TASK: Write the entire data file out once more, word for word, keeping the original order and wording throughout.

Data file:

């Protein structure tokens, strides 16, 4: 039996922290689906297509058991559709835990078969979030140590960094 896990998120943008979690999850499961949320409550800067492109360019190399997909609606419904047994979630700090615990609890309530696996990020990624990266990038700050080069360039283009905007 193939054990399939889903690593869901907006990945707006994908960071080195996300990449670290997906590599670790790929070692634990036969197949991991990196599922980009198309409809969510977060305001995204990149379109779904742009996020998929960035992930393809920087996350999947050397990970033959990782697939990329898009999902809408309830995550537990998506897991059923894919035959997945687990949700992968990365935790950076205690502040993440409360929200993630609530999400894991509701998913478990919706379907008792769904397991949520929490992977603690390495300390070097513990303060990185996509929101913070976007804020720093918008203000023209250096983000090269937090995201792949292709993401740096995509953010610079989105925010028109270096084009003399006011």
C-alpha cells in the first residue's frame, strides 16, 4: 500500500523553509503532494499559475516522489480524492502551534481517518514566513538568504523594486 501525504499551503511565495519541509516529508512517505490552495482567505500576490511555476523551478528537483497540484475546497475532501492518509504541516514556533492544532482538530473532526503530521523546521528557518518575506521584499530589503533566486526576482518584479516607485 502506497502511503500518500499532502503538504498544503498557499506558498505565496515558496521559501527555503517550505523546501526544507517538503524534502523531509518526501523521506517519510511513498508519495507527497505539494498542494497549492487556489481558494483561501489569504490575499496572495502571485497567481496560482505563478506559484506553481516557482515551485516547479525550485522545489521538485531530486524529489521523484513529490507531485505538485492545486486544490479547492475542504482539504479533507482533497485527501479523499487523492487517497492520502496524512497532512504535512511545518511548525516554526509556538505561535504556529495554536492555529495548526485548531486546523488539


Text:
């Protein structure tokens, strides 16, 4: 039996922290689906297509058991559709835990078969979030140590960094 896990998120943008979690999850499961949320409550800067492109360019190399997909609606419904047994979630700090615990609890309530696996990020990624990266990038700050080069360039283009905007 193939054990399939889903690593869901907006990945707006994908960071080195996300990449670290997906590599670790790929070692634990036969197949991991990196599922980009198309409809969510977060305001995204990149379109779904742009996020998929960035992930393809920087996350999947050397990970033959990782697939990329898009999902809408309830995550537990998506897991059923894919035959997945687990949700992968990365935790950076205690502040993440409360929200993630609530999400894991509701998913478990919706379907008792769904397991949520929490992977603690390495300390070097513990303060990185996509929101913070976007804020720093918008203000023209250096983000090269937090995201792949292709993401740096995509953010610079989105925010028109270096084009003399006011």
C-alpha cells in the first residue's frame, strides 16, 4: 500500500523553509503532494499559475516522489480524492502551534481517518514566513538568504523594486 501525504499551503511565495519541509516529508512517505490552495482567505500576490511555476523551478528537483497540484475546497475532501492518509504541516514556533492544532482538530473532526503530521523546521528557518518575506521584499530589503533566486526576482518584479516607485 502506497502511503500518500499532502503538504498544503498557499506558498505565496515558496521559501527555503517550505523546501526544507517538503524534502523531509518526501523521506517519510511513498508519495507527497505539494498542494497549492487556489481558494483561501489569504490575499496572495502571485497567481496560482505563478506559484506553481516557482515551485516547479525550485522545489521538485531530486524529489521523484513529490507531485505538485492545486486544490479547492475542504482539504479533507482533497485527501479523499487523492487517497492520502496524512497532512504535512511545518511548525516554526509556538505561535504556529495554536492555529495548526485548531486546523488539